What problem should we be working on?

mccreary at pch.net mccreary at pch.net
Tue Mar 20 22:19:21 UTC 2001

Van's comments in the WG meeting are worth reiterating a bit.  Router
resources such as memory size and CPU speed scale like Moore's Law, and so
growth in the resources required in core routers are really only of concern
if they are growing faster than the available resources.  We have seen the
number of paths grow by ~2x over the past three years, and presumably the
amount of memory required in core routers has grown proportonately.  Moore's
Law suggests the available memory will continue to grow much faster than this,
doubling in capacity every 18-24 months.  This suggests the current rate of
growth is manageable, and in fact we can tolerate a significantly higher
rate of compound growth.

We can make similar measurements of the rate of growth in CPU load on core
routers to see if the growth rate is also slower than Moore's Law.  Does
anyone have data that might allow us to determine this growth rate?

As Geoff pointed out, there are strong economic forces that are pushing us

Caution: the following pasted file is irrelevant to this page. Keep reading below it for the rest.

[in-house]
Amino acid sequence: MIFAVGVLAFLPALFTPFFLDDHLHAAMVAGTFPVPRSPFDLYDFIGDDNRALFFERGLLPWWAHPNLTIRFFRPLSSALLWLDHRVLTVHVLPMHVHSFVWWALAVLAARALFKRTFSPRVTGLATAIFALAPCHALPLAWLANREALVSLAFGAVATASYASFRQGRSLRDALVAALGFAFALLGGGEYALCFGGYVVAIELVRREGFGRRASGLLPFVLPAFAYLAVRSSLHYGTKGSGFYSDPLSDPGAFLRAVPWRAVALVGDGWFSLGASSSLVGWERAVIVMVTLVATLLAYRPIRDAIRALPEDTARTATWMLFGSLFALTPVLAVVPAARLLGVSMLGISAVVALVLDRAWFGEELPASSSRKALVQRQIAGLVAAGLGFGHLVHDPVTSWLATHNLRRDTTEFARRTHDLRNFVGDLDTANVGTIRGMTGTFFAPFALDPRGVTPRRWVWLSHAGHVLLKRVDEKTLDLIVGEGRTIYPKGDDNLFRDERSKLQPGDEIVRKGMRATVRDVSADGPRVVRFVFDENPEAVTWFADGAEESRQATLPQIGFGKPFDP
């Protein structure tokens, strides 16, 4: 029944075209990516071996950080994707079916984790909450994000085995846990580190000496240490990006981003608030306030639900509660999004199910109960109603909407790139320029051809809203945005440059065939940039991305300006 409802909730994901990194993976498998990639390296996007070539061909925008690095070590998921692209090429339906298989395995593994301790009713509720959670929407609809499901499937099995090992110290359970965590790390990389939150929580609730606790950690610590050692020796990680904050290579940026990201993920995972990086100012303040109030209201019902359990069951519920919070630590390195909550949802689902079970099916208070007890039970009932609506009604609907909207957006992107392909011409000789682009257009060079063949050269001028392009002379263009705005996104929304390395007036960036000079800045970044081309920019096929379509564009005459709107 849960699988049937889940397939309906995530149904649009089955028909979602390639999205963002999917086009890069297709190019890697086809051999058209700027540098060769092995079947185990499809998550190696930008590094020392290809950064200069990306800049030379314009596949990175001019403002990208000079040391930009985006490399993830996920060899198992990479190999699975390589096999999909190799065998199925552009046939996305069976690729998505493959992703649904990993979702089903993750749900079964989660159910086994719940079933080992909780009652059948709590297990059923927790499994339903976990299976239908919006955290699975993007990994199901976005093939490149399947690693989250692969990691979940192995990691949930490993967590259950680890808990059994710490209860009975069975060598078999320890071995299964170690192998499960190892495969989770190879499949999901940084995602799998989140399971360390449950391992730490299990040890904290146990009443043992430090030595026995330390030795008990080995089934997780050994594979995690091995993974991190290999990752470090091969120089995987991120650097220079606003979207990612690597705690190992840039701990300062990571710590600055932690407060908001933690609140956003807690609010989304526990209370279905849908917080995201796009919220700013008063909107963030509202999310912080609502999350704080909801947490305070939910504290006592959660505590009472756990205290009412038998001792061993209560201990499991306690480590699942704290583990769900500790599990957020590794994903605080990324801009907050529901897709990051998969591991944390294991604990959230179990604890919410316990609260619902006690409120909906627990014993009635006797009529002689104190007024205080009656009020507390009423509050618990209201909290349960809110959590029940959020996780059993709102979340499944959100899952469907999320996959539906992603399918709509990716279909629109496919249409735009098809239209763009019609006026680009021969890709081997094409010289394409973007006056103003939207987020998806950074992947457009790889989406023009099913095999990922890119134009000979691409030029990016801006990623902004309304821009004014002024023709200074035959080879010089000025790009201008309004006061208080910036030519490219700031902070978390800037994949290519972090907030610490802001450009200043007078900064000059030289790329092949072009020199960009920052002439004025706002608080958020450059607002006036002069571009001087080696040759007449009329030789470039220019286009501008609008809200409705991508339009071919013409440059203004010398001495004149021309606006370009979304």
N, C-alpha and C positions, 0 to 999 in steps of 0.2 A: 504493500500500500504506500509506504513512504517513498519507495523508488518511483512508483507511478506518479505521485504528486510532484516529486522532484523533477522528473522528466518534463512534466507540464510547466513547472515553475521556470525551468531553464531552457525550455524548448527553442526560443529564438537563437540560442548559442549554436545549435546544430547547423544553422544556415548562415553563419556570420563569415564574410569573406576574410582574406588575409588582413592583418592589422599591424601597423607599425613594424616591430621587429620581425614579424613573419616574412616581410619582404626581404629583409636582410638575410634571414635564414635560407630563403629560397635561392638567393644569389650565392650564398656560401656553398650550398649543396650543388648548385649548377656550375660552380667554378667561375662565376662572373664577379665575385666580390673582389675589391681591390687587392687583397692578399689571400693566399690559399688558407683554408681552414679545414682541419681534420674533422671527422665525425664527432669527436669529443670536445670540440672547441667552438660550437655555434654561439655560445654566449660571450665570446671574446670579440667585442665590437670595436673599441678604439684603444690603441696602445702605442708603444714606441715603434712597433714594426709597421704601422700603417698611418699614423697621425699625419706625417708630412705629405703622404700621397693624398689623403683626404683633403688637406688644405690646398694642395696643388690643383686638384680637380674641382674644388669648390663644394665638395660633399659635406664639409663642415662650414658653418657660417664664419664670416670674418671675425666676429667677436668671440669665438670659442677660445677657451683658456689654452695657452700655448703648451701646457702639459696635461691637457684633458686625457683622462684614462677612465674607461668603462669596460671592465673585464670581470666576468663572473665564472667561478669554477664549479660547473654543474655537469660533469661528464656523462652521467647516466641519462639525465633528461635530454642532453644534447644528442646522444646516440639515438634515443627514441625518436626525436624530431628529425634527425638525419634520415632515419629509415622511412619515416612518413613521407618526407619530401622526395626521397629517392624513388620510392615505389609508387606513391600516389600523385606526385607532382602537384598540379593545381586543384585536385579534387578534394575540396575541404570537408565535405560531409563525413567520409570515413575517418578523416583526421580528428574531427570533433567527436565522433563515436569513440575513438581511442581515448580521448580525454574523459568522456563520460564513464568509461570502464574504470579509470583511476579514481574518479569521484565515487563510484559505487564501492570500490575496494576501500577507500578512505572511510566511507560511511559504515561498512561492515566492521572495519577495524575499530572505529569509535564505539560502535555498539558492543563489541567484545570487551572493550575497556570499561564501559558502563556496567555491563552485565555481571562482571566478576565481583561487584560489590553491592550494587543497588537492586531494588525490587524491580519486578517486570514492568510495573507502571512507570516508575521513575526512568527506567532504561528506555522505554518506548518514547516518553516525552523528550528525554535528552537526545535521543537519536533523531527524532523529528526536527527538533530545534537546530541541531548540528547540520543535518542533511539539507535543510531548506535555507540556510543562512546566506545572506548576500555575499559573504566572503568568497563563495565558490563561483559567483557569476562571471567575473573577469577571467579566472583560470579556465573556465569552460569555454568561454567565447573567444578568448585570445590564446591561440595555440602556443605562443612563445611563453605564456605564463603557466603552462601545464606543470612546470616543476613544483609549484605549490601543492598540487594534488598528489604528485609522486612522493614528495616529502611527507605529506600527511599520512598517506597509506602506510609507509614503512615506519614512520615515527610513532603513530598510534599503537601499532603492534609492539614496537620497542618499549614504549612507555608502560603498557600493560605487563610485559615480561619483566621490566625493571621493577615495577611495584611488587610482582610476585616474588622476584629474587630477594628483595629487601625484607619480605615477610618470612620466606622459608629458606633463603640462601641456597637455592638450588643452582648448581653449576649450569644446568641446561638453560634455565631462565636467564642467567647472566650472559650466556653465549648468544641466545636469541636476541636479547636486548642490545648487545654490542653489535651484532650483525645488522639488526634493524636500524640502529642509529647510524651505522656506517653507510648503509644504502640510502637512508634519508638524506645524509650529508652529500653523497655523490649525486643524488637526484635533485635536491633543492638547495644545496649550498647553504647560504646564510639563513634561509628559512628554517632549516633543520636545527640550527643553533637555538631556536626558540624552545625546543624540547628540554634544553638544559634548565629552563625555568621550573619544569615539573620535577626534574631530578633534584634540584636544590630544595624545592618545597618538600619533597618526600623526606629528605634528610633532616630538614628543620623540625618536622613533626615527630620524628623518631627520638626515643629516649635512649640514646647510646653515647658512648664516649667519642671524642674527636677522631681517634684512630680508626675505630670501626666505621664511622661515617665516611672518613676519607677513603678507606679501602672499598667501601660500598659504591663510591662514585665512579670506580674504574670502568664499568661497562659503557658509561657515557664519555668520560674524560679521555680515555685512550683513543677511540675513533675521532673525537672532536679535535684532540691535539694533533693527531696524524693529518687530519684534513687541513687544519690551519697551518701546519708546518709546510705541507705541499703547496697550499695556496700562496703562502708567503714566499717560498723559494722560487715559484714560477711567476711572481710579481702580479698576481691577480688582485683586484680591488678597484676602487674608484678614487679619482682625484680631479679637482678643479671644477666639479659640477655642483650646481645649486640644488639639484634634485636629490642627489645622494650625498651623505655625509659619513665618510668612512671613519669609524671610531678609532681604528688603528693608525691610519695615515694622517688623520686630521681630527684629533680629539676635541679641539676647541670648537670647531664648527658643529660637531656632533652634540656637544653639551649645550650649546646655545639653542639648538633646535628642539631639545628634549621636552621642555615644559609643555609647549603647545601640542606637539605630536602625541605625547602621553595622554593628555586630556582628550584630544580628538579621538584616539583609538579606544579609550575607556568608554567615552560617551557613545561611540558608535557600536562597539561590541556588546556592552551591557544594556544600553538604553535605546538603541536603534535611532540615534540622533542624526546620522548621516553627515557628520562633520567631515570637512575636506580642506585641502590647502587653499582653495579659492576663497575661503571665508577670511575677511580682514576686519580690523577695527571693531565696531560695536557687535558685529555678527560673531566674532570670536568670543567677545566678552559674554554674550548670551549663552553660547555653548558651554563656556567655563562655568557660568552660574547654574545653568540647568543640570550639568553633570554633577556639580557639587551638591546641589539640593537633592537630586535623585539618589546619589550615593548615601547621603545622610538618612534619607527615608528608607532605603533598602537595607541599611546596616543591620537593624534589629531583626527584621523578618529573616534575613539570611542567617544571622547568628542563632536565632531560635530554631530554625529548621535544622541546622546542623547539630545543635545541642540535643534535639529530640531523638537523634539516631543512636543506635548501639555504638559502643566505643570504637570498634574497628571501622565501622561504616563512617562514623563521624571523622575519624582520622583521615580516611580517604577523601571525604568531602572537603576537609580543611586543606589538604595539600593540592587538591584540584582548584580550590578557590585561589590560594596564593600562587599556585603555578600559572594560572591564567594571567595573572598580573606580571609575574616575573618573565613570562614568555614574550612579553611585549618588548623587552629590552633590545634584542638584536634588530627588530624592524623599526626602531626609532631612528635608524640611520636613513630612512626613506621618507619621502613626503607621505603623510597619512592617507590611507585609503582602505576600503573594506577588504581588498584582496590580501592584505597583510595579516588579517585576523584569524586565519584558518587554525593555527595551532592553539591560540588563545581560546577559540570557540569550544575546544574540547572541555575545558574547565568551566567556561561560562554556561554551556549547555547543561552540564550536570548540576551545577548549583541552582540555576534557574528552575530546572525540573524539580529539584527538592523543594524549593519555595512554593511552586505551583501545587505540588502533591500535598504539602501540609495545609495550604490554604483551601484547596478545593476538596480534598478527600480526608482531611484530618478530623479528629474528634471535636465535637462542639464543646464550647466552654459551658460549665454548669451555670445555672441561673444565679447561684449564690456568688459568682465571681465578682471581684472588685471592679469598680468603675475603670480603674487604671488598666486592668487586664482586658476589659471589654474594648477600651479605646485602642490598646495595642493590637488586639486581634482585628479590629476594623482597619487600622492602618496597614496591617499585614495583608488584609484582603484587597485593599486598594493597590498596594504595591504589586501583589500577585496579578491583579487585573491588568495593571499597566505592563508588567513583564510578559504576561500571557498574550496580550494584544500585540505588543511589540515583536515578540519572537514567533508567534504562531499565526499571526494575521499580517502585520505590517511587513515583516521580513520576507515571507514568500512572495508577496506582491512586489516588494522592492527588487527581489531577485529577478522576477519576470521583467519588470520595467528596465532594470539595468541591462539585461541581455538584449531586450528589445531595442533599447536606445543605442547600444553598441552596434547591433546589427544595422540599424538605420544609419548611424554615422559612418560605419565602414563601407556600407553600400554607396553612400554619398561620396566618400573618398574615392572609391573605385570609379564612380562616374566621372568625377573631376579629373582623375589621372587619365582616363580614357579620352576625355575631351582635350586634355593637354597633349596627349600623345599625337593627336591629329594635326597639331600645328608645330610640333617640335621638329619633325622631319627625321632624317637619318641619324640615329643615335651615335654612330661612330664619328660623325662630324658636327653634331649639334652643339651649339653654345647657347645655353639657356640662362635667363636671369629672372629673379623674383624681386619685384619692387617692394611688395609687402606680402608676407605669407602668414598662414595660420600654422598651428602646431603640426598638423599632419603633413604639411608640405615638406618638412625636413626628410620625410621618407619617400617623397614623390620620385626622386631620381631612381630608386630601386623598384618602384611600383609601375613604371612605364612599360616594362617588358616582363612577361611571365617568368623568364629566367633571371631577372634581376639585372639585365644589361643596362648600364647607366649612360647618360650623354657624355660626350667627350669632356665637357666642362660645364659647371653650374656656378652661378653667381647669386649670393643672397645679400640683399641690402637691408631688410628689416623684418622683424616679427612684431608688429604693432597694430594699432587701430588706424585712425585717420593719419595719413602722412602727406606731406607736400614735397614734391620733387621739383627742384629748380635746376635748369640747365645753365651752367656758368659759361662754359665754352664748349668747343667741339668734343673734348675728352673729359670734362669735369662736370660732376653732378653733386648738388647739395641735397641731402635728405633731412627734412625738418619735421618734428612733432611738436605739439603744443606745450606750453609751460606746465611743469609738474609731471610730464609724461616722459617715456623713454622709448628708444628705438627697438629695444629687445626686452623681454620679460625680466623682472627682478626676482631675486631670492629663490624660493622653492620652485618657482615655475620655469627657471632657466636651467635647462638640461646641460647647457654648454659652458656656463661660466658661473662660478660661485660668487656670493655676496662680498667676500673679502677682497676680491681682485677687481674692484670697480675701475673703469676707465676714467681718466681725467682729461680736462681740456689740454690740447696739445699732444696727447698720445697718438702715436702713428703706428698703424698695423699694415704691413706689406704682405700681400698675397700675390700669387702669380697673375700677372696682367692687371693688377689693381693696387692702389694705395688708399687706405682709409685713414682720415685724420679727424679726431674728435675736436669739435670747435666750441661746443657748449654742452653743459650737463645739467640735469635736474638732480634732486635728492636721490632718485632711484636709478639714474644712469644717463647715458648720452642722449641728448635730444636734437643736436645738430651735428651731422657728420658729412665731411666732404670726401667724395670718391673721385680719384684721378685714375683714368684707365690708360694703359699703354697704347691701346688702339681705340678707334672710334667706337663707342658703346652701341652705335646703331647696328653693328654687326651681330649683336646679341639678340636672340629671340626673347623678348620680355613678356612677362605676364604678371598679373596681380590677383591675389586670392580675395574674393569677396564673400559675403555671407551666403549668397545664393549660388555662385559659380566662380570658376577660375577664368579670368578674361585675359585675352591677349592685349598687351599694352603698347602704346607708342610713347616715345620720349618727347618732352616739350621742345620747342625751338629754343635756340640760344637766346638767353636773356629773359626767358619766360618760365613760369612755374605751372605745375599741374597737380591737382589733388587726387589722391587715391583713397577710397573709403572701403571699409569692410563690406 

towards finer grained policy in the core routing table.  No matter what we
do, we will have to cope with very large core routing tables until a
replacement for BGP4 can be deployed.  If the amount of resources consumed in
the core routers is not a problem, then we should be spending more time
identifying the factors that will really cause us problems in the future, and
designing schemes to deal with them.  Since we know from Craig and Abha's
work that convergence times grow with denser interconnectivity, it is likely
that the biggest problem we will face in the near future is increasing
convergence times.

Do we know how proxy aggregation will affect convergence times?  Naively it
seems that proxy aggregation has a chance of helping, since it might hide
some of the finer-grained routing changes from ASes downstream of the
aggregator.  On the other hand, it might also increase route volatility by
coupling transitions in separate routes together.  For example, if the
aggregate must be withdrawn whenever one of the aggregated routes is
withdrawn, then this seems to be the most likely outcome.  We need to try and
determine which of these outcomes is more likely to occur.
Sean McCreary                                                 mccreary at pch.net

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